We took only short breaks, as it was too cold to stop for a while. We tried to eat something, but we both felt bad afterwards, and Benjamin even had to throw up after eating the tiniest piece of chocolate. We were at 5900m at that time & continued our steep climb on the snow & ice. We reached 6100m (we were already hiking for 7 hours by then), but every step was getting harder as we were really tired. Benjamin was feeling worse than me, but with all the disaster scenarios in my mind, I didn’t want to force him or myself to go any further so we decided to turn around. We were still 2 hours away from the summit & needed also energy for the steep descent. With Benjamin throwing up another time on the way down and me struggling the last hour to get down (being so tired that I slid & fell the whole time), we knew we made the right decision to turn around.
It is sad that we didn’t make it to the top and even were already a whole stretch back down before sunrise, but at that time we just listened to our bodies and were already happy that we reached the 6000-er limit which was the starting point for choosing Chimborazo. We didn’t see the views from the summit but were glad to see the shadow of Chimborazo once the sun was there.
At 8AM we were back at the refugio, tired as hell, where we finally managed to eat something and gain some strengths. We drove an hour or two to a town at lower altitude, where we checked in a hostel and did nothing but relaxing & sleeping for the rest of the day. Comfort food that night (pizza!), another early sleep & the day after we already felt so much better!
Although not everything went as hoped for, we have wonderful memories of these last 2 weeks in Ecuador! We also saw that it does not always rain, so we can adjust our earlier image . We were ready to leave Ecuador and drove off in the direction of the border with Peru.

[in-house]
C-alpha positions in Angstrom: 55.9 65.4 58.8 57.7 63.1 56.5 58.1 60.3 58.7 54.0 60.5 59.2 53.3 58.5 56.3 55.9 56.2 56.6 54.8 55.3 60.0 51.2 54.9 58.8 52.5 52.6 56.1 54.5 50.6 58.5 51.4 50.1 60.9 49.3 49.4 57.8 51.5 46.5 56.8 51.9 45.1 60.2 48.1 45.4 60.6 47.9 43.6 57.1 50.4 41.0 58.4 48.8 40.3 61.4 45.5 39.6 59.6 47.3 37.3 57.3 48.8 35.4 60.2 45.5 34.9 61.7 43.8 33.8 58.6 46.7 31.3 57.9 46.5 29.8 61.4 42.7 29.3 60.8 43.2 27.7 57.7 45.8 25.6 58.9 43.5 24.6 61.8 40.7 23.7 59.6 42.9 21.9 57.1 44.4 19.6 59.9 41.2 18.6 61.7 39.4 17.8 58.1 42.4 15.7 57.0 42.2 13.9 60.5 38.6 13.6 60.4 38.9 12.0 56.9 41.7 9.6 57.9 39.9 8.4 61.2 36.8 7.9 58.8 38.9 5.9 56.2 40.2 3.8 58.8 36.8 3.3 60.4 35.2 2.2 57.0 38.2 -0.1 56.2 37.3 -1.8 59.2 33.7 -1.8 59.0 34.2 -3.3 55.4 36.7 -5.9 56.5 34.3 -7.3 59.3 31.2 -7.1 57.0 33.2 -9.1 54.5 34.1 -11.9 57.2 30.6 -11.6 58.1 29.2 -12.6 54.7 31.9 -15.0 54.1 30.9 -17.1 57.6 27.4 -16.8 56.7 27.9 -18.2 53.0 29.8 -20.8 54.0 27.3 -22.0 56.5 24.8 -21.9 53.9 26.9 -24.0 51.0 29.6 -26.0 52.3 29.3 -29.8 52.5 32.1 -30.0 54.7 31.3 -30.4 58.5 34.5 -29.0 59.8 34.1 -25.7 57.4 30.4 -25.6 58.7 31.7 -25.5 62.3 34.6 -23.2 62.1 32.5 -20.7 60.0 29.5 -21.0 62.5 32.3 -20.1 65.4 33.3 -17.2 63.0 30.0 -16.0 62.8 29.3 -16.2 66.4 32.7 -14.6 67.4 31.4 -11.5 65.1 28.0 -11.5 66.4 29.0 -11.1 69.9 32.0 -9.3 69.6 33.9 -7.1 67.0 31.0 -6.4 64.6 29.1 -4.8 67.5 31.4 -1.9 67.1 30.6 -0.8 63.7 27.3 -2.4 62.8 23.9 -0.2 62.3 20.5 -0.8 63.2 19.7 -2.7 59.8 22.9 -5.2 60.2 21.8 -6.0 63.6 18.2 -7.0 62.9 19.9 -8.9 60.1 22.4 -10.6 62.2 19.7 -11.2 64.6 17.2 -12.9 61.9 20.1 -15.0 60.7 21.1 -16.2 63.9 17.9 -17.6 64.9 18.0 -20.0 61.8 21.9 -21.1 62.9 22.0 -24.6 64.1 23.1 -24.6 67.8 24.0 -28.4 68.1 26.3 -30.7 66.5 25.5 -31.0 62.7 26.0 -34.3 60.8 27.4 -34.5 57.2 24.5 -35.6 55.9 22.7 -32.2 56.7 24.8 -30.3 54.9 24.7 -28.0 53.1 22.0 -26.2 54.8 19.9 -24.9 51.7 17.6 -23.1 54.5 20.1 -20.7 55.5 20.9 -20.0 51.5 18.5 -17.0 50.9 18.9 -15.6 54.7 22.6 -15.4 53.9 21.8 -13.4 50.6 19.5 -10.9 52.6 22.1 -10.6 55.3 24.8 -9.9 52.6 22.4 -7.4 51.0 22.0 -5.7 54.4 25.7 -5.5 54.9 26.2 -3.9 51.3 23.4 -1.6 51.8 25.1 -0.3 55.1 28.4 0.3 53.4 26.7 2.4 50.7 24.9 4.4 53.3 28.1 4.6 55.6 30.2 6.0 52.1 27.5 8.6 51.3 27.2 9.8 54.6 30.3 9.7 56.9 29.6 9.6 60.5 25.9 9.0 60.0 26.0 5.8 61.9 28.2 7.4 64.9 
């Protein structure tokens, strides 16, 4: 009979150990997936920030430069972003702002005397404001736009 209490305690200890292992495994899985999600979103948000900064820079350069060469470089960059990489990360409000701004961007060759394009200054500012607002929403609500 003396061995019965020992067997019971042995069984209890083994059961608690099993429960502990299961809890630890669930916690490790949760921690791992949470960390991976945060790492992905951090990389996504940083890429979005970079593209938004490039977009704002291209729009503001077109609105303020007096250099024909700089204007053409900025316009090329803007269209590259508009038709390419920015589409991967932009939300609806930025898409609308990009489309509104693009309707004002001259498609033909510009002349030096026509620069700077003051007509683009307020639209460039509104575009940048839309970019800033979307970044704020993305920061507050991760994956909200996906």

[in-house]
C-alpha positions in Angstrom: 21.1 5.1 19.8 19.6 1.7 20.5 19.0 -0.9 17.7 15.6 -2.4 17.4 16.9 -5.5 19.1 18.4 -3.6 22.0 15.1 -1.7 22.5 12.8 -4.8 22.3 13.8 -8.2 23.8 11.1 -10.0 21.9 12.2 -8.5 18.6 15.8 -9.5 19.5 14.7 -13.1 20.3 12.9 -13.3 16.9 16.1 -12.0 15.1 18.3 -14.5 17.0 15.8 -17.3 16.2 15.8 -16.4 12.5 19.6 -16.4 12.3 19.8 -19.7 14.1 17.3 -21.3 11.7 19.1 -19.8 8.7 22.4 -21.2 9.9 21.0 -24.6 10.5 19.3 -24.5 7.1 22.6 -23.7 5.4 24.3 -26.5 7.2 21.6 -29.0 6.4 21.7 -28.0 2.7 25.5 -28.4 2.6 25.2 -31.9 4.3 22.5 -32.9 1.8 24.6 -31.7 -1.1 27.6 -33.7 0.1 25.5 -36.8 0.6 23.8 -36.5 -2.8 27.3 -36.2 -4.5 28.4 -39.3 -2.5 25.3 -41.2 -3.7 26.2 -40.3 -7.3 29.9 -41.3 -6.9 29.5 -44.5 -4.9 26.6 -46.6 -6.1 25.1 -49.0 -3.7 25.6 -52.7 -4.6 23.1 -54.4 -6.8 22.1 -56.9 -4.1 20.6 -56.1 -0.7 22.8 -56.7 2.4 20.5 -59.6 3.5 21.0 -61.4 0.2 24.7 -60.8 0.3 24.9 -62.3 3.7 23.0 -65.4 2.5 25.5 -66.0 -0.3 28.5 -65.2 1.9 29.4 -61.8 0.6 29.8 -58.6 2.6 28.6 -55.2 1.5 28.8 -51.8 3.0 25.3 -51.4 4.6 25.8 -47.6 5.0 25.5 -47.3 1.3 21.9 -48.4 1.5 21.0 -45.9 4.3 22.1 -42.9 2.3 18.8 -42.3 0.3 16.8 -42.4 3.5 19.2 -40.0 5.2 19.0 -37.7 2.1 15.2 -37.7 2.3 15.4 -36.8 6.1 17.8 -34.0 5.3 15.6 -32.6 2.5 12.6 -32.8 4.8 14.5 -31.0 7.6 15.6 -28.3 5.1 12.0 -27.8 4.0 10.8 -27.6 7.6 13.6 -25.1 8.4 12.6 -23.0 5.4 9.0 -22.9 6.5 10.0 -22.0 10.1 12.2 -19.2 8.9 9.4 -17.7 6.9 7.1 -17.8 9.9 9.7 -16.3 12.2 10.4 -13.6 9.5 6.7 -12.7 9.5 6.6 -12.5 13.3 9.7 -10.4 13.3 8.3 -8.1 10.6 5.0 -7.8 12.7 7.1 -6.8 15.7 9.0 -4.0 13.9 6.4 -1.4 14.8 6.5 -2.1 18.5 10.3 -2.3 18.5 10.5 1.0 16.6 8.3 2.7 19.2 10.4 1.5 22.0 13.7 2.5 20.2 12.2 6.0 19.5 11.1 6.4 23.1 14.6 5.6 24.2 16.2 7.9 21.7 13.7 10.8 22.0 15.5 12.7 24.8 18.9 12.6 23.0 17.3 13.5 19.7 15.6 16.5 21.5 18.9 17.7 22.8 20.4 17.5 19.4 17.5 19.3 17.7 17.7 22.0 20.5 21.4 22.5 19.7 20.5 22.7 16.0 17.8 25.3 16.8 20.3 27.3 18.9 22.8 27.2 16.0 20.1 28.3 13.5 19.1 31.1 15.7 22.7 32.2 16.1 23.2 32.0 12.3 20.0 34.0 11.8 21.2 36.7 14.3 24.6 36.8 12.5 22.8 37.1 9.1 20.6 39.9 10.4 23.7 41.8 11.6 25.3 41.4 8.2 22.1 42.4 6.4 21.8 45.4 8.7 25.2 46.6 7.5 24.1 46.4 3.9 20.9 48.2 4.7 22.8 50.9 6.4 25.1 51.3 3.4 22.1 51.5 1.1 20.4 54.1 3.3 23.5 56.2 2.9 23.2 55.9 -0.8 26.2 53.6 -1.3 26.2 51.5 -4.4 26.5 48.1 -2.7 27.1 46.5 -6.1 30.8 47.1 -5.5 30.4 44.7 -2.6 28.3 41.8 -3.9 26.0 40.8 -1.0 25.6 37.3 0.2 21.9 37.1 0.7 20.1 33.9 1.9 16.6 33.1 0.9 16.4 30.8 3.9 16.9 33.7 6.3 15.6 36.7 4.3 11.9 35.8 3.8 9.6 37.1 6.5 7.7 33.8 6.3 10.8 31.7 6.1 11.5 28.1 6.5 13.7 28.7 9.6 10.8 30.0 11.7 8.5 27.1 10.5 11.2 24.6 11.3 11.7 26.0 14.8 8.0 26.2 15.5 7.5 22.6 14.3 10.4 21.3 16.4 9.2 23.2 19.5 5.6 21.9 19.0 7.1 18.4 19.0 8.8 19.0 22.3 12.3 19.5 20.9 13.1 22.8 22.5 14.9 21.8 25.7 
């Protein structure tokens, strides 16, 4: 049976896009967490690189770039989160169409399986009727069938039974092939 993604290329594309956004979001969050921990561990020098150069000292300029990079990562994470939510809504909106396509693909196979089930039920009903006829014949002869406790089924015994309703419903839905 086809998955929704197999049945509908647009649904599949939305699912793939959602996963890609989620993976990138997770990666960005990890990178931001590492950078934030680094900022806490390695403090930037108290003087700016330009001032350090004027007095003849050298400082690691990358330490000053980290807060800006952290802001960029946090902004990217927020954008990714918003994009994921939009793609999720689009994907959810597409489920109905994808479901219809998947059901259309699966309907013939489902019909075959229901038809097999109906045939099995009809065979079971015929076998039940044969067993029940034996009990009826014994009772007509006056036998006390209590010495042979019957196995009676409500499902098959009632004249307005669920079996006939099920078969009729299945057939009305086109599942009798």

Driving days to come…
Peruvian desert, 4 days, 2500 km
The desert in Northern Peru is rather ugly, and the towns that you pass are even uglier and very hectic with tuk-tuks driving everywhere they can.
Meeting a Belgian couple, who are traveling with their van (14 months since the last time we saw a Belgian license plate!), and a sushi stop in Lima brightened up our driving days!
The desert in Southern Peru surprised us, it was cleaner, the ocean looked nicer & the roads were empty. We left Peru with a good feeling!
Chilean desert, 2 days, 900 km
Hello again Chile! How we have longed for your wine! No wonder that the first thing we did was buying wine & a good piece of meat to prepare at the camping. Njummie!
After that, some more desert driving in the direction of Argentina.
It was good to see the landscape of San Pedro de Atacama again (and the cocktails of a bar we also visited a few months ago).
We left Chile via Paso Jama, along which we made many photo stops & were again mesmerized by the altiplano landscapes. We could only think about how much we will miss this!
See it, live it, feel it in this little video: